Chanterelles: Mycophagy or MycoPhotography?

Cantherellus cibarius: Edible. Choice.

Edible. Choice. So the books describe this distinctive mushroom now growing in our woods. The choice now is mine.

These specimens are in my refrigerator, awaiting a final dispensation: to eat with scrambled eggs for the experience and very few additional nutrients OR to be tossed out in the woods in the vicinity from which they were collected (about 100 feet from the house)  to produce more for next year–at least for photographic purposes.

I’m confident–mostly–about the ID. There are no deadly False Chanterelles and the gills running down the stems of these fluted forms is pretty distinctive. Still…

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Fred First holds masters degrees in Vertebrate Zoology and physical therapy, and has been a biology teacher and physical therapist by profession. He moved to southwest Virginia in 1975 and to Floyd County in 1997. He maintains a daily photo-blog, broadcasts essays on the Roanoke NPR station, and contributes regular columns for the Floyd Press and Roanoke's Star Sentinel. His two non-fiction books, Slow Road Home and his recent What We Hold in Our Hands, celebrate the riches that we possess in our families and communities, our natural bounty, social capital and Appalachian cultures old and new. He has served on the Jacksonville Center Board of Directors and is newly active in the Sustain Floyd organization. He lives in northeastern Floyd County on the headwaters of the Roanoke River.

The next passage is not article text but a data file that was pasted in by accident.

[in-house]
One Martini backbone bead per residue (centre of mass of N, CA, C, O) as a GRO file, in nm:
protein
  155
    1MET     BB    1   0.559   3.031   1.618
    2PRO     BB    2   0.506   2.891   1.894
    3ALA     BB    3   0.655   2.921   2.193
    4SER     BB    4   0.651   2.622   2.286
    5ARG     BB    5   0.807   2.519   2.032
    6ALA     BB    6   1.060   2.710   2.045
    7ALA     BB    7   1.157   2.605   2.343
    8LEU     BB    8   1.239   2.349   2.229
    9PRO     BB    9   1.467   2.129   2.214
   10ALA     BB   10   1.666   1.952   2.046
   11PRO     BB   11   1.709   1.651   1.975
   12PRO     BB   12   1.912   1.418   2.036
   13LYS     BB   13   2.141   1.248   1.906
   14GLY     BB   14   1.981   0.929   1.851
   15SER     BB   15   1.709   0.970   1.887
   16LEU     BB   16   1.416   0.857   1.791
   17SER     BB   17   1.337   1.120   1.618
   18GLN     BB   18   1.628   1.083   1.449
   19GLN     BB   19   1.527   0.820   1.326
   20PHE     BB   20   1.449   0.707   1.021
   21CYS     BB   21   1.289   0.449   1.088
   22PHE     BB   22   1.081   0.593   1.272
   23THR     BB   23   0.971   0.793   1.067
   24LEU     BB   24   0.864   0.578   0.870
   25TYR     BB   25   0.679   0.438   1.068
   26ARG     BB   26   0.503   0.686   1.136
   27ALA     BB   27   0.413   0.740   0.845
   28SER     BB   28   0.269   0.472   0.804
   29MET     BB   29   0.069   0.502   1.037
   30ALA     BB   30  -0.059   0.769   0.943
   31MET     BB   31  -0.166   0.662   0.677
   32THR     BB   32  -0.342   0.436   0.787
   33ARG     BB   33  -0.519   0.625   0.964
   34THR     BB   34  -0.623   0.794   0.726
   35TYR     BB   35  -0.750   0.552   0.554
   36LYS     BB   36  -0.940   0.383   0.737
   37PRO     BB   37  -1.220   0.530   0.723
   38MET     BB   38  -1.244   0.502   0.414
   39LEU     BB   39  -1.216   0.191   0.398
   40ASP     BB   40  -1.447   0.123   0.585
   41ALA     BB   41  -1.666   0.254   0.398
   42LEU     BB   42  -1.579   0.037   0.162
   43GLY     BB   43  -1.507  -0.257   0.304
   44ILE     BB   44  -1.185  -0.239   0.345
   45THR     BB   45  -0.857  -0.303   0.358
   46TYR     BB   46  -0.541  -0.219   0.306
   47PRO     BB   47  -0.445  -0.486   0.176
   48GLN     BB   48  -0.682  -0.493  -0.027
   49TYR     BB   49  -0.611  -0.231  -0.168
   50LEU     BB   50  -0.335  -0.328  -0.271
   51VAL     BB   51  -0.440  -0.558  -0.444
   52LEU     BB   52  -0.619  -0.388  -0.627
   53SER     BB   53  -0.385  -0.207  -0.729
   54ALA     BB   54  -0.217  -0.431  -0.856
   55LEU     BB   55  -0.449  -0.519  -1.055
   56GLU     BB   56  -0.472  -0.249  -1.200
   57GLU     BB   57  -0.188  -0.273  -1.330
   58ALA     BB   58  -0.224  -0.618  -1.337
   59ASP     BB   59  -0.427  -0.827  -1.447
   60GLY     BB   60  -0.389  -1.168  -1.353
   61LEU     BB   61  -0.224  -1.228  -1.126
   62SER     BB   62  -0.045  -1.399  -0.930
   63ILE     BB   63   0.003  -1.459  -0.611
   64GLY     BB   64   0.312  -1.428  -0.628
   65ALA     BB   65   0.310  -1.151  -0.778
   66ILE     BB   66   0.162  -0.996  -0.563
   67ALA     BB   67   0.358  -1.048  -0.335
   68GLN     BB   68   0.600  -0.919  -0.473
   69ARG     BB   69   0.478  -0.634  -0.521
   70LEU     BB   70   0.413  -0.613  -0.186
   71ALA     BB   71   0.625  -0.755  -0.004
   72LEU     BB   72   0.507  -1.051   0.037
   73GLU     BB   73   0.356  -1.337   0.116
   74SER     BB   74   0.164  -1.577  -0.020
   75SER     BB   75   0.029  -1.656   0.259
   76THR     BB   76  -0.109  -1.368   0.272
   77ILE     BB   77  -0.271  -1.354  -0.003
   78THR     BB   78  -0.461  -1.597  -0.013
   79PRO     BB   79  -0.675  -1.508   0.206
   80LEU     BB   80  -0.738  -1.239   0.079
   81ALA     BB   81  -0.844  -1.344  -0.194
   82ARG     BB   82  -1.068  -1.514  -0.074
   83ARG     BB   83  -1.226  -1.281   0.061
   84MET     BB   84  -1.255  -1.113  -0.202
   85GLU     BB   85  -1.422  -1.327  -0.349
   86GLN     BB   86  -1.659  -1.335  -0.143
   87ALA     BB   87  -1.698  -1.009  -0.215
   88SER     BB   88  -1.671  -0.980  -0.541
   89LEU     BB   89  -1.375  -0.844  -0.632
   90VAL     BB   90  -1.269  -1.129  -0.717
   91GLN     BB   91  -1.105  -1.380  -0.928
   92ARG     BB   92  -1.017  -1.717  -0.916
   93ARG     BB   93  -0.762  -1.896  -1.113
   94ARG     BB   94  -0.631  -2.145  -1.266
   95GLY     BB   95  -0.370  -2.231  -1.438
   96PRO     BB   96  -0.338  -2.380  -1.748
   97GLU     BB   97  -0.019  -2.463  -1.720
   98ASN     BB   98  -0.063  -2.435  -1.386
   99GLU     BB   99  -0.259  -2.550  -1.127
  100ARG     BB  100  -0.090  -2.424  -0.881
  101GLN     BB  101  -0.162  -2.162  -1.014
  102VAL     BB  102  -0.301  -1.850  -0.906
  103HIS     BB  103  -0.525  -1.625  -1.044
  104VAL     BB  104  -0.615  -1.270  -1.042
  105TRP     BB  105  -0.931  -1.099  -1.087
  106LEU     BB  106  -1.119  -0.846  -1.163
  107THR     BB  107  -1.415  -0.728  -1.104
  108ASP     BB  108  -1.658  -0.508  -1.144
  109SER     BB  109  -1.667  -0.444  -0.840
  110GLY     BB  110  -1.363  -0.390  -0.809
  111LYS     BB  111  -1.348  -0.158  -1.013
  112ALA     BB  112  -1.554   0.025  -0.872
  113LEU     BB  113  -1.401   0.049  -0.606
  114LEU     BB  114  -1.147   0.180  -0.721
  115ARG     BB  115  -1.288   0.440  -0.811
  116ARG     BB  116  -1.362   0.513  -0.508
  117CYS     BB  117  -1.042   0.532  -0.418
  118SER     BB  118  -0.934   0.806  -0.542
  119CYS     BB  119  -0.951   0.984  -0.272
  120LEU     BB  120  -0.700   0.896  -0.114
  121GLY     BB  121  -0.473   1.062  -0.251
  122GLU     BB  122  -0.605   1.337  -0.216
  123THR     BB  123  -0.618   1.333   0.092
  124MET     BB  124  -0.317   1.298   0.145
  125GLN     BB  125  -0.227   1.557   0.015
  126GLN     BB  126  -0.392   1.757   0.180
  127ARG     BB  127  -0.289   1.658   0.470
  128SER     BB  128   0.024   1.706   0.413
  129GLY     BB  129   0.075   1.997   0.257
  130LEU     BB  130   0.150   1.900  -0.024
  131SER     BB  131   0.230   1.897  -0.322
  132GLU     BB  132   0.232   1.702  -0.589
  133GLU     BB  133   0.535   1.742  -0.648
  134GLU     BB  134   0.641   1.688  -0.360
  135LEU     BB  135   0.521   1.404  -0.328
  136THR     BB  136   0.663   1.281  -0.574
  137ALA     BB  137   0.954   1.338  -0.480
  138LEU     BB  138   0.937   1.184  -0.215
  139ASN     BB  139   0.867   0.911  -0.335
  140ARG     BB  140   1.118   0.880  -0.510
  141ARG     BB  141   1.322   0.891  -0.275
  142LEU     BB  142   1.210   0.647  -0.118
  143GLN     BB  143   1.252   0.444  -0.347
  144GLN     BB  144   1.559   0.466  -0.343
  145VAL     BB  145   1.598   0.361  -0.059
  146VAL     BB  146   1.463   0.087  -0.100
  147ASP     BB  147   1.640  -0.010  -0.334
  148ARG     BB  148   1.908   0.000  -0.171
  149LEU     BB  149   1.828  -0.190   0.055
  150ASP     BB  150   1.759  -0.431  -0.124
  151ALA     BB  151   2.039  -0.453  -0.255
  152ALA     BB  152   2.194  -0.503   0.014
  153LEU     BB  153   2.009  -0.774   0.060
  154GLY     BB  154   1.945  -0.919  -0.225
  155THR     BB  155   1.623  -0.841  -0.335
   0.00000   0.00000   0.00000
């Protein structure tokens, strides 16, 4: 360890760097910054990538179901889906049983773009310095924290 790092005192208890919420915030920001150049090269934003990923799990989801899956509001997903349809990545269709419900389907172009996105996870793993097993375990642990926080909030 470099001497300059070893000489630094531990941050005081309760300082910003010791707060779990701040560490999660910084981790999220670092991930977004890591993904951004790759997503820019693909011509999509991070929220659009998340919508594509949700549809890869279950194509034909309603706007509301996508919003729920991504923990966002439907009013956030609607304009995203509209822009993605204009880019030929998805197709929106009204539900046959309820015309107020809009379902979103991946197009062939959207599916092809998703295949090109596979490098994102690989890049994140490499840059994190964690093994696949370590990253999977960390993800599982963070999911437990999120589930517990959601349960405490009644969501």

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  1. Um . . . . Well, you won’t DIE if you eat this mushroom (Gomphus floccosus, also known as Wooly or Vase Chanterelle), but it contains indigestible acids that are often sour. Not recommended. But interesting to look at. And photograph.

  2. Yep, that’s it. I didn’t like that 1) the gills ran the length of the stem, 2) the stems were not solid and 3) no apricot smell at all. I pitched them out, but did enjoy admiring them first. Vase Chanterelle–a definite Runner-up in the Chanterelle Look-alike contest.